Coyotes punish Wings for first playoff win since 2002

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Chris McCosky
The Detroit News

Glendale, Ariz. — The Red Wings are in for a serious fight. If they didn’t know it before, they do now.

The Phoenix Coyotes, playing their first playoff game since 2002 and the first ever at Jobing.com Arena, beat up the Wings physically and on the scoreboard, using three power play goals to take Game 1 of this Western Conference quarterfinal series, 3-2.

“To win at this time of year, you’ve got to have a lot of determination,” Wings coach Mike Babcock said. “You have to have a lot of will and you have to compete hard. The message they sent tonight, I thought, was they are willing to do that. Now if we are willing to do that, too, we are going to have to dig in.”

The winner came at 2:19 of the third period. Matthew Lombardi easily won the faceoff at the side of the Wings net and got it to point man Derek Morris. Morris had all the time he needed to tee it up and blast it by Jimmy Howard.

Babcock said it was no mystery why he had so much time and space.

“There was clearly interference on that play,” he said. “But that’s the way hockey goes sometimes.”

Babcock also felt the Coyotes should have been assessed a four-minute high-sticking penalty with seven and a half minutes left. With the Wings just finishing up a power play, Nick Lidstrom was clipped and cut in the face with a stick. The cut required stitches afterword.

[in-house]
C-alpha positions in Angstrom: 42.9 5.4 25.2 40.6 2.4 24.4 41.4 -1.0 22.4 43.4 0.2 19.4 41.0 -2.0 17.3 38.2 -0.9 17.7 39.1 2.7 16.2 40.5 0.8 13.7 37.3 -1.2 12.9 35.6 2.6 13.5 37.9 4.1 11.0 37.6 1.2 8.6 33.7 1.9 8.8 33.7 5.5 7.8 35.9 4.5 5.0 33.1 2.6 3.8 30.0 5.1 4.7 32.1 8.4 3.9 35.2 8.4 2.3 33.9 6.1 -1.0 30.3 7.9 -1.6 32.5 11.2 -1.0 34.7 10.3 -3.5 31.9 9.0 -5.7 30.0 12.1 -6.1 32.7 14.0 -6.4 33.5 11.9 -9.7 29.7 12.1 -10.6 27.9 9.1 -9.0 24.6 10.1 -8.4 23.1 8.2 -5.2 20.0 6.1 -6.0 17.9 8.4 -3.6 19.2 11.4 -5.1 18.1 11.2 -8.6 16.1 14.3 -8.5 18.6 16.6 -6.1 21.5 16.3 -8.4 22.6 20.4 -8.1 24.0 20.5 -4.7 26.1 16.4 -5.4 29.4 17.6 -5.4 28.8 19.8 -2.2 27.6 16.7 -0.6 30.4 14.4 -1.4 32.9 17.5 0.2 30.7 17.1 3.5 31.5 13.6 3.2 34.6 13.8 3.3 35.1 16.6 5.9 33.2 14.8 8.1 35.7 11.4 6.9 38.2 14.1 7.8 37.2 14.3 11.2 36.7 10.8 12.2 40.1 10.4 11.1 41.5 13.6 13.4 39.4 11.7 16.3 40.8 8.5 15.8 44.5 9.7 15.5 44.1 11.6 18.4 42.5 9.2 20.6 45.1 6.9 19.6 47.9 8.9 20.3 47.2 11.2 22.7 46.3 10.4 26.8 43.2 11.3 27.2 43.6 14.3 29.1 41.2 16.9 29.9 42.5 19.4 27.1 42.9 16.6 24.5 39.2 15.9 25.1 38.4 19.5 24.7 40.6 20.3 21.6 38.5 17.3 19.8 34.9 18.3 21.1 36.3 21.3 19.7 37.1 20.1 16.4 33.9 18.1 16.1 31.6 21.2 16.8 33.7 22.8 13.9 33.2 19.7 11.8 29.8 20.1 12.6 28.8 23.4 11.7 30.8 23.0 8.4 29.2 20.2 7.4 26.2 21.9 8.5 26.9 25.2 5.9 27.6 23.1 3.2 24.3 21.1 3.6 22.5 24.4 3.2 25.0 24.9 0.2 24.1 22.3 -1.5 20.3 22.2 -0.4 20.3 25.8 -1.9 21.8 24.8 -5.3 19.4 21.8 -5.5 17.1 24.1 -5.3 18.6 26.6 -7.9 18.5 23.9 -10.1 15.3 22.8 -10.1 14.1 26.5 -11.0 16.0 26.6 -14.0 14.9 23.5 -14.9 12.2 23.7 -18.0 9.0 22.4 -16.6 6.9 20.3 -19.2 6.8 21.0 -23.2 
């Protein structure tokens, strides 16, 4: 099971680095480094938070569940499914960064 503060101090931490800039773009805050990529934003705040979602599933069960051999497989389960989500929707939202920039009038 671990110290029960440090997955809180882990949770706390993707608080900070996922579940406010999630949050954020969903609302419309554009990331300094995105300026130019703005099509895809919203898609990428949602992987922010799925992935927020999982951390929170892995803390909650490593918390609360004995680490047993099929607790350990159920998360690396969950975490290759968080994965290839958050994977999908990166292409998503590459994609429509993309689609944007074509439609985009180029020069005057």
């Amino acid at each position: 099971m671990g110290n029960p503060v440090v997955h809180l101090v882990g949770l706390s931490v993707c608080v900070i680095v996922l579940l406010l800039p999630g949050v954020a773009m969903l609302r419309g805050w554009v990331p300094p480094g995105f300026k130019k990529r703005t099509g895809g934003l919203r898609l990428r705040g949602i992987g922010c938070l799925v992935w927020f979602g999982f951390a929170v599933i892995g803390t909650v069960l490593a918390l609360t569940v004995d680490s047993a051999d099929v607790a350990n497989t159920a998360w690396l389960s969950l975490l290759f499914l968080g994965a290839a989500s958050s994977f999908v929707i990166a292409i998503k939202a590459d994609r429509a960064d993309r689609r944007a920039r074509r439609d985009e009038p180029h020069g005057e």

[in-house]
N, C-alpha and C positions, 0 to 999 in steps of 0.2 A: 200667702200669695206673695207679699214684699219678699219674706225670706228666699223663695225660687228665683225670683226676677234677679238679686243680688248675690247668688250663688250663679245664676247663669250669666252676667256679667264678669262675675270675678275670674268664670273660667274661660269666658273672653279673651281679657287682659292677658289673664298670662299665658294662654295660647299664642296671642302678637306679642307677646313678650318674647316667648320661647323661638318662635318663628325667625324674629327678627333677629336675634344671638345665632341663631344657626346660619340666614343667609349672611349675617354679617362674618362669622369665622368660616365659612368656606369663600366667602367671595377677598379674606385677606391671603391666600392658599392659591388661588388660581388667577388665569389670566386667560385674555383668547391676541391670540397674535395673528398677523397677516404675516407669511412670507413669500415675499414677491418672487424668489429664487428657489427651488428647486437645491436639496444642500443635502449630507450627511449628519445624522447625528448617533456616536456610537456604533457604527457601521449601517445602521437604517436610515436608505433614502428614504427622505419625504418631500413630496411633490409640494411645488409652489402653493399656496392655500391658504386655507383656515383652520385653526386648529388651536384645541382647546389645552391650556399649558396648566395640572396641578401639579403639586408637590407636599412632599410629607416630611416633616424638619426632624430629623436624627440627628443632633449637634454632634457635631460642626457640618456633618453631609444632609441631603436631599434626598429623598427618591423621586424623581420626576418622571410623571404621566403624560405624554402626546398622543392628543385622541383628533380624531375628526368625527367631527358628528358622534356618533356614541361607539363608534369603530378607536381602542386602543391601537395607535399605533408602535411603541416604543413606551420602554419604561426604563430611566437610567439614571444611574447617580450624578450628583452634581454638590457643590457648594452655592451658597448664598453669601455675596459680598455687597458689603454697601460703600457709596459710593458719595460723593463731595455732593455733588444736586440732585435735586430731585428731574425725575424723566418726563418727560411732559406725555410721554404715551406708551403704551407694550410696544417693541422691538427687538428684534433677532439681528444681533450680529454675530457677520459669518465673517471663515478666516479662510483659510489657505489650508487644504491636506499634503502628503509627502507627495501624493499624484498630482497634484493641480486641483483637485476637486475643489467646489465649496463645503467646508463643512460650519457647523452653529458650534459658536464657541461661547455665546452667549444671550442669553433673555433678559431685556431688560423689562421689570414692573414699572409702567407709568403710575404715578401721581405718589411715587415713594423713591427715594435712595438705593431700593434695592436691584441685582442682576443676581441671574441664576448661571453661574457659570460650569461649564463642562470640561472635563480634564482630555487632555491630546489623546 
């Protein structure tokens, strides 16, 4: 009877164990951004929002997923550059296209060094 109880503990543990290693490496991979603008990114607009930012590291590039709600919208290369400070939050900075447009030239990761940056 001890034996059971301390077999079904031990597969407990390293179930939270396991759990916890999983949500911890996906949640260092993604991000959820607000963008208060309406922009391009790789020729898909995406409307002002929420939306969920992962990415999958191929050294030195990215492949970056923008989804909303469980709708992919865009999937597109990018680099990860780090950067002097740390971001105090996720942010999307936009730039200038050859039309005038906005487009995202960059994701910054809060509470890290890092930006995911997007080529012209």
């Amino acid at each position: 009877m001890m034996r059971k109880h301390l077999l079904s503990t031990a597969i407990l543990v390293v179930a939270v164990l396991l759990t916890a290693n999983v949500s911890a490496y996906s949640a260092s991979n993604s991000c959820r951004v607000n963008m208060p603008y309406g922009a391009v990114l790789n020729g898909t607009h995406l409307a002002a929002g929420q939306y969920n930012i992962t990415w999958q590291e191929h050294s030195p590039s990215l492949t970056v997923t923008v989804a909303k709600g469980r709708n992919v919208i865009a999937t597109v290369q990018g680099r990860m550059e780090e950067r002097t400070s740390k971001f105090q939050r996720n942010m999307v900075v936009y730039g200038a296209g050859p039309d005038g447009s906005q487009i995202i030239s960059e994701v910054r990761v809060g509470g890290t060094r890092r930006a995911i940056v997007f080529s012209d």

But, after convening, the officials opted not to call any penalty.

“Obviously, I didn’t see it the same as the referee,” Babcock said.

But those non-calls didn’t beat the Wings, the Coyotes’ fierce and relentless forecheck did. They outhit the Wings 43-20. Captain Shane Doan spearheaded the effort with nine hits. The cumulative effect was that by the third period, the Coyotes were playing with great assurance and the Wings had their heads on a swivel.

The Wings, though they got 40 shots and plenty of chances on goalie Ilya Bryzgalov, were outshot 20-11 in the third.

“That’s not what I thought,” Babcock said, when asked if the Coyotes’ physicality took the Wings out of their game. “I thought when they scored their goals, they took over, momentum-wise. They were on top of us.”

Brad Stuart said, “That’s the way playoff hockey is. It’s more physical. It seemed like they were making a point to go after a couple of our guys. That’s the way it is. We have to be ready for it.”

It got to the point where the Coyotes were goading the Wings. After Johan Franzen took a hooking penalty in the attacking zone with 8:45 left in the game, Sami Lepisto, with one glove off, taunted him and then laughed when Franzen didn’t engage him.

“I think that went both ways,” Todd Bertuzzi said of the physical play. “They took some penalties and we didn’t capitalize on enough of them. We got plenty of chances. We just need to bear down.”

The Wings were 1-for-6 on the power play. The Coyotes, who came in riding an 0-for-20 drought on the power play, scored on their first three chances — by Keith Yandle, on a shot that bounced off Stuart, and the other by Wojtek Wolski.

“We just worked, we worked hard and we worked their PK,” Morris said. “We’ve been like this all year. We feel we can come back from any score and we don’t believe we are ever out of a game.”

The Wings, perhaps taking advantage of the Coyotes’ early jitters, dominated play in the first period. Tomas Holmstrom scored on a wrister that eluded Bryzgalov’s glove and Lidstrom scored the power-play marker in the second.

For Lidstrom, it was his 236th playoff game, tying Mark Messier for the second most in NHL history. They are 30 behind Chris Chelios.

The loss ends a streak of nine straight victories in series-openers for the Wings. They haven’t been down 1-0 since 2007.


Last Updated: April 15. 2010 2:22AM